Enrollment in law school J.D. programs dipped a tad this year, but some unexpected good news provided a counterbalance.
While J.D. enrollment fell by 0.7 percent compared with last year, the numbers of non-J.D. students—studying for LL.M., masters or certificate degrees—grew by a whopping 20.5 percent, compared with last year, according to data from the American Bar Association Section of Legal Education and Admissions to the Bar, which accredits U.S. law schools.
That means overall law school enrollment edged up by 1.6 percent to 126,638, which is 2,010 more students than last year. That total is made up of 110,156 J.D. students plus 16,482 non-J.D. students.
As for first-year student enrollment—which schools closely watch since it has financial implications for the next three years—the ABA data released late Thursday shows the number of those students ticked up slightly for the second year in a row. There were 37,398 new first-year students in fall 2017, a gain of 291 students or 0.8 percent compared with last year. This year’s increase is small, but it’s still greater than the miniscule uptick last year, when only 36 additional first-year students enrolled compared to the previous year.
Any type of increase in the first-year class, however small, is a good thing compared with the alternative—those numbers plummeted by 29 percent between 2010 to 2016, forcing schools to lay off professors and make budget cuts.
Recovering some of that revenue could be why schools are seeking non-J.D. students.
The ABA’s legal education section doesn’t formally approve non-J.D. programs. The section does acquiesce to them after ensuring they won’t detract from the school’s regular J.D. program. The legal education section keeps a long list of law schools running non-J.D. programs.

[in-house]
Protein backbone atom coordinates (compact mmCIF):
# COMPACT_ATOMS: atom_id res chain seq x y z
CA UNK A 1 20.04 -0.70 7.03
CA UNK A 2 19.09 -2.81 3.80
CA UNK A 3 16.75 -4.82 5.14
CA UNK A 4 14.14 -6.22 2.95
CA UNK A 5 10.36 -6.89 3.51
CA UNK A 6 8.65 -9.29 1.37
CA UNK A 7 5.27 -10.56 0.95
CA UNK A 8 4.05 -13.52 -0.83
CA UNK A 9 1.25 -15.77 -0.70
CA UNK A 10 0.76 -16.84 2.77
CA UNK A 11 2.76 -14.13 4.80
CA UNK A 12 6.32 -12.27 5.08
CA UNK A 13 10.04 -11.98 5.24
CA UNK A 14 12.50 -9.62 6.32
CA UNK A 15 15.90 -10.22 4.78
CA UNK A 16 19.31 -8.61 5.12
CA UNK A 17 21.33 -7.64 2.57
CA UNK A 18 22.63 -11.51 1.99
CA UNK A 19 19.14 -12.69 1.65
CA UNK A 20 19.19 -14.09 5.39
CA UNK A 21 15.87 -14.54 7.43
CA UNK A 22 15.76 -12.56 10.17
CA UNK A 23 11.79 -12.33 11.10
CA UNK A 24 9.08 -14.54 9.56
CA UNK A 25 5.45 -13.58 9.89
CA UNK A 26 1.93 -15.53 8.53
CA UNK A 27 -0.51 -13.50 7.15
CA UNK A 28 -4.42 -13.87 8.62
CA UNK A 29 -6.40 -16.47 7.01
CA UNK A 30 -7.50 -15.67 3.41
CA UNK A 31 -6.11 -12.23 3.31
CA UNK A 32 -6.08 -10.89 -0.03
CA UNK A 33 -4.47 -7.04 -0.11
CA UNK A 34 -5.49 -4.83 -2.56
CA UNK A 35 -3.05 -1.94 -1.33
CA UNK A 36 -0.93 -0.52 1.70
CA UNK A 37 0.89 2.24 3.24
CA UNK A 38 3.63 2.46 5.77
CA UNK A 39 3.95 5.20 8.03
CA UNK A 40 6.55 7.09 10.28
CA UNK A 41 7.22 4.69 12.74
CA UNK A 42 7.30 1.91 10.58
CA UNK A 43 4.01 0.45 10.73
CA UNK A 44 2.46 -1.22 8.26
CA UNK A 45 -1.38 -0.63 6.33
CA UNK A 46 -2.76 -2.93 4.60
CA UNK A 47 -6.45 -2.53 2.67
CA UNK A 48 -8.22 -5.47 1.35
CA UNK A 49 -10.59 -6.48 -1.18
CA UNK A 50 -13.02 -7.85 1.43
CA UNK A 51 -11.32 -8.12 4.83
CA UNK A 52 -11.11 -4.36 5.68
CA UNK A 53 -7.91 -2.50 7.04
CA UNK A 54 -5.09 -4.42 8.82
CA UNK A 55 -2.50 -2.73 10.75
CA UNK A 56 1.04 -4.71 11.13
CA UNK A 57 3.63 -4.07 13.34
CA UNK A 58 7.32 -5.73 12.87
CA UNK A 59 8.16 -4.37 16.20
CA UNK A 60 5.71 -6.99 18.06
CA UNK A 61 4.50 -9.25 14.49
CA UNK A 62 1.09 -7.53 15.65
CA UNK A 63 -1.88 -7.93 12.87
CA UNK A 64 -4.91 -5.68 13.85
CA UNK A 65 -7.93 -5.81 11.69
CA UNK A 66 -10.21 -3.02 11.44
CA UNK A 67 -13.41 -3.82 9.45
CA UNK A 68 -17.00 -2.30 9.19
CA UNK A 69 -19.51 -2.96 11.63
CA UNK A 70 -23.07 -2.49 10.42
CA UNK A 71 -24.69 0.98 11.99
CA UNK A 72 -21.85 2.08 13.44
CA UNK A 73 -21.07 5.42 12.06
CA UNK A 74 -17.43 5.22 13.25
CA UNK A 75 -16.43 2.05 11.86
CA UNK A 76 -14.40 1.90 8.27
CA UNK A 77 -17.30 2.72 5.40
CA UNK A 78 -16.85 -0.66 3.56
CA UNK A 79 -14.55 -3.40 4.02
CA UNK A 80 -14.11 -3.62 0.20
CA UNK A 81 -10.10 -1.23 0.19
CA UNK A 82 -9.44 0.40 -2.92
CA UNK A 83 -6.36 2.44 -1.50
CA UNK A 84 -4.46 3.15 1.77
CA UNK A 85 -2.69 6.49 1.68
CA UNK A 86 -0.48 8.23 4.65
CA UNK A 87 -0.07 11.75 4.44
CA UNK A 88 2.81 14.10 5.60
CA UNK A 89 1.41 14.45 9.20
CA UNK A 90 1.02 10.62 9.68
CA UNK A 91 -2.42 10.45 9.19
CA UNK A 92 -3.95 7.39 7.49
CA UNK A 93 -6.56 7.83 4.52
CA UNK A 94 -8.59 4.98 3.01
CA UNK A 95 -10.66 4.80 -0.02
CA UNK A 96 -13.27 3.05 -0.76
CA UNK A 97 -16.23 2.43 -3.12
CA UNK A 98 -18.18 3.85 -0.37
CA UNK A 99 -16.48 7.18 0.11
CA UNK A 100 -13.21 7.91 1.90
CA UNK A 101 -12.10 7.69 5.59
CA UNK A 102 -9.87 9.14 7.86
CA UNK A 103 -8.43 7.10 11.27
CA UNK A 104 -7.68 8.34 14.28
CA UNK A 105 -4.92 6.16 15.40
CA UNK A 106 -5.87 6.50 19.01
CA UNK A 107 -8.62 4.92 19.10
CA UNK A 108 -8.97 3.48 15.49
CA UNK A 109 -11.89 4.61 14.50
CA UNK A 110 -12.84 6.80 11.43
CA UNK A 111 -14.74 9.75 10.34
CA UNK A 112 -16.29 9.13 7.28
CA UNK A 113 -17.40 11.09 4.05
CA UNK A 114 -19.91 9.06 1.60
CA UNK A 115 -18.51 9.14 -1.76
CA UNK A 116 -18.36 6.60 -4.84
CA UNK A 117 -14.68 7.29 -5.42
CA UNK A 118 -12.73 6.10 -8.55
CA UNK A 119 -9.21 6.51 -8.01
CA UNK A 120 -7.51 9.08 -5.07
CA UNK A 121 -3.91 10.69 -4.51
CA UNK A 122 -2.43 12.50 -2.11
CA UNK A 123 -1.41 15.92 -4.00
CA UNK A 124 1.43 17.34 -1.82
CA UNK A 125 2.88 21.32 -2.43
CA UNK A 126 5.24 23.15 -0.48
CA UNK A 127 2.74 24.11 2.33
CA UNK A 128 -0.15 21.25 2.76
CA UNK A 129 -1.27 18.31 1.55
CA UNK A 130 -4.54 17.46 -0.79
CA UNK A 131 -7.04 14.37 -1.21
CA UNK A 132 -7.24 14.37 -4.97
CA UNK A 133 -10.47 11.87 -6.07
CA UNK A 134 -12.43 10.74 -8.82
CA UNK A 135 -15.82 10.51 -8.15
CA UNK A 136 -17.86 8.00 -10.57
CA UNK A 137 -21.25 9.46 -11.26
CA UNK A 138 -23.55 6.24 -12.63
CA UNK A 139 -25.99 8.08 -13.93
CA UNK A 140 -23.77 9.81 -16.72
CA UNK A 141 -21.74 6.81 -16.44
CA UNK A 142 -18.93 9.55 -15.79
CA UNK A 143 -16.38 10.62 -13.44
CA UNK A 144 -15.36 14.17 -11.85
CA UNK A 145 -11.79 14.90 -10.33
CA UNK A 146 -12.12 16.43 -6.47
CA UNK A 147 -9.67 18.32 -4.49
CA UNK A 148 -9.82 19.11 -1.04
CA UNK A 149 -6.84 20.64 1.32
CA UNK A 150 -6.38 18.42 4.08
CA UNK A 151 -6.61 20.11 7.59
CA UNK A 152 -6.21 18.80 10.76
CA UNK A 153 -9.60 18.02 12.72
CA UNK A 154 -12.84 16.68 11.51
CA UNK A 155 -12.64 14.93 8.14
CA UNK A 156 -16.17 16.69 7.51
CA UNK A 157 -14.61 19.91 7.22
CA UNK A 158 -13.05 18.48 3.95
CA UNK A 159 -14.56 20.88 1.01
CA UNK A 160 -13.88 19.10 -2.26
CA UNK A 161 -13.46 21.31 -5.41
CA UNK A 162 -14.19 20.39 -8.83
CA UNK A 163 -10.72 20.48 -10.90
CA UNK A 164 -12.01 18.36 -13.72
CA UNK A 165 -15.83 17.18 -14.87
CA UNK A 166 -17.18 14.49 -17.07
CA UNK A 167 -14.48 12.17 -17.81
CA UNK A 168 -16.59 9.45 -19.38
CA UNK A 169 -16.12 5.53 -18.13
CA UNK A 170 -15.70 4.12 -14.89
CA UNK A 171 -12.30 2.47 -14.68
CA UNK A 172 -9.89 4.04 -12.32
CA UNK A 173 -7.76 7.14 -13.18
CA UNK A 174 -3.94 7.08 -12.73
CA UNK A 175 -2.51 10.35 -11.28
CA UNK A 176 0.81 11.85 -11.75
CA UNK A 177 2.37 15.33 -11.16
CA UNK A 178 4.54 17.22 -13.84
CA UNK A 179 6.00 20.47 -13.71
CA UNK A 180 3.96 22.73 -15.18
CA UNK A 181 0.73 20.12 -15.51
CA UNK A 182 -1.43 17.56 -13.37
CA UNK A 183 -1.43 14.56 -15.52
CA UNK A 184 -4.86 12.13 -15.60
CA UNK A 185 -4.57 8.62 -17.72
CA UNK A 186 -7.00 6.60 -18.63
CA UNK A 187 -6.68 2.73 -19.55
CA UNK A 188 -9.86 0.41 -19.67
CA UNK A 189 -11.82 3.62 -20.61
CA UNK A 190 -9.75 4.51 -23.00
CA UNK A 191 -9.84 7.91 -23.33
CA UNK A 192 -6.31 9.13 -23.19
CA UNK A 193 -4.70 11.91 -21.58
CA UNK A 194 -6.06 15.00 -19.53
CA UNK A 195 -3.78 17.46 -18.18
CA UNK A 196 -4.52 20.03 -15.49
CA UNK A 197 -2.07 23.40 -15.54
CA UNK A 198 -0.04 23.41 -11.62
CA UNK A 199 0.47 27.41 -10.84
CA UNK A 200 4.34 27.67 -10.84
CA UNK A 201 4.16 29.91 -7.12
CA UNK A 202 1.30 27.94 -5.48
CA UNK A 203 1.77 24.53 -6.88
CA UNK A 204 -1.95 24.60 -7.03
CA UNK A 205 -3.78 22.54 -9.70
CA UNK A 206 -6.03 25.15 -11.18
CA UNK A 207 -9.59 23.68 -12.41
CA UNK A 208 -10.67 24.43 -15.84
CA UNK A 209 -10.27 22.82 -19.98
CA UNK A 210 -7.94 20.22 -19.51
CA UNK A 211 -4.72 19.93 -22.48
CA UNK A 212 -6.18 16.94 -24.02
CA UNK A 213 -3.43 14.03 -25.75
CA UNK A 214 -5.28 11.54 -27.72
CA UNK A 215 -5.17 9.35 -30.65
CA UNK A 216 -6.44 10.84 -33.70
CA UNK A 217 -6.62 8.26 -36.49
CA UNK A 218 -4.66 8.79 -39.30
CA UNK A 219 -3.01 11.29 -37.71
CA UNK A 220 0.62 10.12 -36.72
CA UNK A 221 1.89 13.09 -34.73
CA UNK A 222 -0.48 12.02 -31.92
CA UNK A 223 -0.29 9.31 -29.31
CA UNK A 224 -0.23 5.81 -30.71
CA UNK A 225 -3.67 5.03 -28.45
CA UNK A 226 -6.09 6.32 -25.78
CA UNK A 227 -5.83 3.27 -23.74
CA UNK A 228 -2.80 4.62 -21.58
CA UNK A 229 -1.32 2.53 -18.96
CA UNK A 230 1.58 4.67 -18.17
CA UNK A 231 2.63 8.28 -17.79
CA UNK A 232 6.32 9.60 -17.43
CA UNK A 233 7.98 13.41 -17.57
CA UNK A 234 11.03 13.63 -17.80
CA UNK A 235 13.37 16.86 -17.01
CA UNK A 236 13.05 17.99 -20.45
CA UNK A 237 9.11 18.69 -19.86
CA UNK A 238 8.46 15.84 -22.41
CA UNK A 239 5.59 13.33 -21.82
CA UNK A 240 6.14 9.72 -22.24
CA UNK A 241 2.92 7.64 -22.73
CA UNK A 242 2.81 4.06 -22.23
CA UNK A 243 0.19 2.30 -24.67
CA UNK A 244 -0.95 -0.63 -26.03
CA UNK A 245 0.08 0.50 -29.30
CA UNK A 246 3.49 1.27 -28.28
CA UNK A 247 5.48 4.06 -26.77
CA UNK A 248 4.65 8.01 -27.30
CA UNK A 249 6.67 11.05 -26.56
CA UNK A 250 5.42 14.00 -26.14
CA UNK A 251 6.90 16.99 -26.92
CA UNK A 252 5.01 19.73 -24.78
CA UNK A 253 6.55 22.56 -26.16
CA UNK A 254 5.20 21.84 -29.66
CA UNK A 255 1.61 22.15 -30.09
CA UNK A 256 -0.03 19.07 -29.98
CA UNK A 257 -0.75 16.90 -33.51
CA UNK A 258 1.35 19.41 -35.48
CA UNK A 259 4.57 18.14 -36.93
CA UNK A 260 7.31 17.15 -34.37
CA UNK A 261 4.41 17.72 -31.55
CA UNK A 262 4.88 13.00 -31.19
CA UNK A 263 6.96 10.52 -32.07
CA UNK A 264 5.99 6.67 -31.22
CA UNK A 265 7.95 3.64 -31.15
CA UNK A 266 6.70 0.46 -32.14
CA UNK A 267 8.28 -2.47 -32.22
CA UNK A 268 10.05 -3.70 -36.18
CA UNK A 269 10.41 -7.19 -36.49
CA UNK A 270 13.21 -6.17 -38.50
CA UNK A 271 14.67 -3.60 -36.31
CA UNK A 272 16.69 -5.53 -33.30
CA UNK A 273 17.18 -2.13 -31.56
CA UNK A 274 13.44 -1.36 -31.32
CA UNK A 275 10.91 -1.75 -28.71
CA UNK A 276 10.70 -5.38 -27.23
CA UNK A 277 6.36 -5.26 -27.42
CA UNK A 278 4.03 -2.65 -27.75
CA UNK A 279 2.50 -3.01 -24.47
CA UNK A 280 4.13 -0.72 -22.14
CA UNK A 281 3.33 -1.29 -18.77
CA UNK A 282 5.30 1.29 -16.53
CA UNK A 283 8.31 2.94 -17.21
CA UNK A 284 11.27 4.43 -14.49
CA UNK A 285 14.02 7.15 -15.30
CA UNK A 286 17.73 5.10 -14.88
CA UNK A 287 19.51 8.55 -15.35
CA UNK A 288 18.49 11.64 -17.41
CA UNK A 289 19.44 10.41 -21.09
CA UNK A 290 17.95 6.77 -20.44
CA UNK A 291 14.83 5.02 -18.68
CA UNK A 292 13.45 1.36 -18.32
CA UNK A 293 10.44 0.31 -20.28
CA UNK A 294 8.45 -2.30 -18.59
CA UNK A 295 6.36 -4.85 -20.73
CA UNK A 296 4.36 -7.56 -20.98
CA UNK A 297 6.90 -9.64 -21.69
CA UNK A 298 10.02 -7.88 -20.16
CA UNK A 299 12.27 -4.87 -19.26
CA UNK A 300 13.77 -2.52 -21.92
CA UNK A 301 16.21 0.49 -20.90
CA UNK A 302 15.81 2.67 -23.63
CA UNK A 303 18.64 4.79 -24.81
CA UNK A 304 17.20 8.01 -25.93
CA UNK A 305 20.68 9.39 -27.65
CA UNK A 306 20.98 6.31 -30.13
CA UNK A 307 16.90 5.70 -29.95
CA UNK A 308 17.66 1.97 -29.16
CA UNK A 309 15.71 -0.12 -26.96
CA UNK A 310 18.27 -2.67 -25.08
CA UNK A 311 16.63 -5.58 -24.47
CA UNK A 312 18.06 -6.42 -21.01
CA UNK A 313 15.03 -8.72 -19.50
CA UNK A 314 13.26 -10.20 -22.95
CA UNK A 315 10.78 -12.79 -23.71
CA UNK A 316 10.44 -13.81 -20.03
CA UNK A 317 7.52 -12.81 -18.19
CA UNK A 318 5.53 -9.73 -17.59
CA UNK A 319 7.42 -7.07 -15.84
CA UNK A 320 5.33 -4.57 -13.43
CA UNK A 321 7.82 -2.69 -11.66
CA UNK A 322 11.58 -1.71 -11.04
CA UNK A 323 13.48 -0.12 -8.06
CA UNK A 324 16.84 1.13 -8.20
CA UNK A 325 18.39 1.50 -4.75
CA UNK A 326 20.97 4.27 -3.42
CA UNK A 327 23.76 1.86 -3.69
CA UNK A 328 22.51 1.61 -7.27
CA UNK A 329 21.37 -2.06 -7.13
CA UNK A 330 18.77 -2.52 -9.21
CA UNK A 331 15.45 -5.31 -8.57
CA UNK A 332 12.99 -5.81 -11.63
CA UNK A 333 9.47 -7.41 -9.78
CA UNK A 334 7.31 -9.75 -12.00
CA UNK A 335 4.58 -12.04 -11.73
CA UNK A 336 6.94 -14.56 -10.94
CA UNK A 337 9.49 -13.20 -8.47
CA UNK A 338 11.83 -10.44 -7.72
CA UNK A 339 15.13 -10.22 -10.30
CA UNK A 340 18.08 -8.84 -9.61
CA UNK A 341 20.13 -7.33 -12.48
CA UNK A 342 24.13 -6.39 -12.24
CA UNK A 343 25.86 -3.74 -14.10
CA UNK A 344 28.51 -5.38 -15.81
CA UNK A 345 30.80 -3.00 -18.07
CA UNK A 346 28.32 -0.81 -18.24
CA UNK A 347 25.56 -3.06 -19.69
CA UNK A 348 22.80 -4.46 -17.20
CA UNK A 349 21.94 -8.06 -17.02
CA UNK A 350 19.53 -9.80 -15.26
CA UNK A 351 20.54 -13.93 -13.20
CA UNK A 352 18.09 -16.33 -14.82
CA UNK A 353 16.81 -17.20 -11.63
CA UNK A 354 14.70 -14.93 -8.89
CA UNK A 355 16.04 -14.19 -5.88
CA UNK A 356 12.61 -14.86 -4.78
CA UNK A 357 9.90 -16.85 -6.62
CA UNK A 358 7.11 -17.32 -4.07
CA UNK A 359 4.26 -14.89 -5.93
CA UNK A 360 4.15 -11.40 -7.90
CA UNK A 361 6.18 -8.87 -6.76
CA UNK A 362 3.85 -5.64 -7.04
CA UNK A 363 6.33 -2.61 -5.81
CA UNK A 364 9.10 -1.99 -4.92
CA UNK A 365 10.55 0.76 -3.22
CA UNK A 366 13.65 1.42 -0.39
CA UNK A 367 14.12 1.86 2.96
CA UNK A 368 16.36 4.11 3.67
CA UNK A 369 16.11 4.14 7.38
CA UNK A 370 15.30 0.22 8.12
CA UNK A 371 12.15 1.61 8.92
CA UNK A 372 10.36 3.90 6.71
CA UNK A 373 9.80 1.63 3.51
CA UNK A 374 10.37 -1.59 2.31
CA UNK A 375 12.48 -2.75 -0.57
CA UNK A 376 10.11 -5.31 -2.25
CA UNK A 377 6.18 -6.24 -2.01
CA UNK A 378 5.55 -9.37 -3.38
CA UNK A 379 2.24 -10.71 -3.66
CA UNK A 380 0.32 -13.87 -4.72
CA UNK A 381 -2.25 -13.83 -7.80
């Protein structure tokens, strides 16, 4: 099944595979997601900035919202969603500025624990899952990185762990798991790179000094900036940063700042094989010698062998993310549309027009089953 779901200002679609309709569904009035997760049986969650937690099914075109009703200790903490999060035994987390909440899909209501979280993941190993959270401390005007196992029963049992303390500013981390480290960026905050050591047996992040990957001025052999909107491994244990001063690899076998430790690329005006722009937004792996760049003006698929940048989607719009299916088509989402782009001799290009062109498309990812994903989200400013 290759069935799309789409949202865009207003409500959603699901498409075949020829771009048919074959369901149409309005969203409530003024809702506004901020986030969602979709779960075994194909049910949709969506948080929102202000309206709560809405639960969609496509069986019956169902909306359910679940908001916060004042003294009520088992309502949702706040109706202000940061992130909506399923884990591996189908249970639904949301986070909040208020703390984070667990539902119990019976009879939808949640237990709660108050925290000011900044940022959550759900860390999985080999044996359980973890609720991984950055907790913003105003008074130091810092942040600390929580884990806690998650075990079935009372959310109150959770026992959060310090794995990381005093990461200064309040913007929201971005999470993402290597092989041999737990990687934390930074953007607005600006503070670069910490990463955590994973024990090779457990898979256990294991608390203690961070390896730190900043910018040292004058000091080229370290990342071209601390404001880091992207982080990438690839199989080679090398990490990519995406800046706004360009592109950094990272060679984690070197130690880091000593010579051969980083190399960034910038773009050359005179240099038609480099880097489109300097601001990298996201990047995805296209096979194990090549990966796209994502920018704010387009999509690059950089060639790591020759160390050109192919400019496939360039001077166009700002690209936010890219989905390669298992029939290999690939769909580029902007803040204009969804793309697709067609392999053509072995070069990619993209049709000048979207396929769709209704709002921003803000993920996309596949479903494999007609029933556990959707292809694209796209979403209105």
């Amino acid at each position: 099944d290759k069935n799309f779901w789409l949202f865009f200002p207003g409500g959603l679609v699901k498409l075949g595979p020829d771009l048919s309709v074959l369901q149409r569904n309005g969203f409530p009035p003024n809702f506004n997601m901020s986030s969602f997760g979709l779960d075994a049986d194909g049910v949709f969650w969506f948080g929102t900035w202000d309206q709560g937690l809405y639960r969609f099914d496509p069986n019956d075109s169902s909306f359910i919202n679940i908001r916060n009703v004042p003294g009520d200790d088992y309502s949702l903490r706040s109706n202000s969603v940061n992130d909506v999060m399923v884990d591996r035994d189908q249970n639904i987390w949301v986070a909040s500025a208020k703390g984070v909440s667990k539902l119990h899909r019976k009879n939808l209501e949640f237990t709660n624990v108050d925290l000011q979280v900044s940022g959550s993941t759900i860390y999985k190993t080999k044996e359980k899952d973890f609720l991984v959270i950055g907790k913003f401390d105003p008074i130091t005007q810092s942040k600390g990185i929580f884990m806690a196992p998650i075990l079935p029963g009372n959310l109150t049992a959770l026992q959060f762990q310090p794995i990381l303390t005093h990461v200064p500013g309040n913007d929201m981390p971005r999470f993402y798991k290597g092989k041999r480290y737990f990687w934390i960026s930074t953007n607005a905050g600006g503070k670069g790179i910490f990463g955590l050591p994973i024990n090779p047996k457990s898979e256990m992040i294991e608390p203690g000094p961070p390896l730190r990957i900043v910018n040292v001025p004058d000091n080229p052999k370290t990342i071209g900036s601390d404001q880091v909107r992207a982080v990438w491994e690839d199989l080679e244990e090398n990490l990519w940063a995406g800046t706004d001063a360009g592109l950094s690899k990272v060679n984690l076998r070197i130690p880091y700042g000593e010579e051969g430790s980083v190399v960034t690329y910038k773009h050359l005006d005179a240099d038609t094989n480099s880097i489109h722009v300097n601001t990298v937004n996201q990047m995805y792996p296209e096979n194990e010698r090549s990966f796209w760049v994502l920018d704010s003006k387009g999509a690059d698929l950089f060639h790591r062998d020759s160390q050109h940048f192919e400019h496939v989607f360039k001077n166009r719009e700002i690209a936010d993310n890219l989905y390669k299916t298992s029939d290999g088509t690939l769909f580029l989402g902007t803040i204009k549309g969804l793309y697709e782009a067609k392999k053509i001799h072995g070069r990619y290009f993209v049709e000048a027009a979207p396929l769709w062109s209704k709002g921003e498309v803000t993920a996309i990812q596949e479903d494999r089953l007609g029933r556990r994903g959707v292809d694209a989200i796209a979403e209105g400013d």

Traditionally, many LL.M. students come from other countries, noted Derek Muller, who writes about enrollment trends on this blog, Excess of Democracy. He expected non-J.D. enrollment to drop because of unpredictable immigration and travel rules under the Trump administration.
“Apparently, law schools are finding students—domestic or foreign—interested in these programs,” said Muller, a professor at Pepperdine University School of Law.
The non-J.D. program can bring in tuition-paying students who are not required to take the LSAT, and schools don’t have to report them to U.S. News & World Report for the annual law school rankings, added Muller.
“There’s no question schools are looking to other programs to make up the revenue shortfall in J.D. programs,” he said.
It’s not apparent that the efforts will pay off, said another enrollment observer, Alfred Brophy.
“It’s not clear to me there’s a huge need for law-focused training outside the J.D.,” said Brophy, a professor at the University of Alabama School of Law.
As to traditional J.D. training—the data shows tough times are still here for law schools, he said. J.D. enrollment is basically stable. The tiny increase in first-year enrollment is not enough to declare a trend—not yet.
More significant increases could be in the pipeline, considering law school application numbers, however. Early data from the Law School Admission Council showed the number of law school applicants was up by 12 percent while the number of applications was up by 15 percent as of Dec. 1. There’s also been a sharp spike in the number of people taking the Law School Admission Test.
“It may be with the increased number of applicants, that in the fall of 2018, we’ll see a 5 or 6 percent increase—maybe more—and that would be the lifeline that many law schools are looking for,” Brophy said. “One thing it may suggest, the increasing LSAT administrations and applicants, is that the law as a profession is making a comeback. People are looking to law as a response to recent politics.”
Angela Morris is a freelance reporter. Follow her on Twitter: @AMorrisReports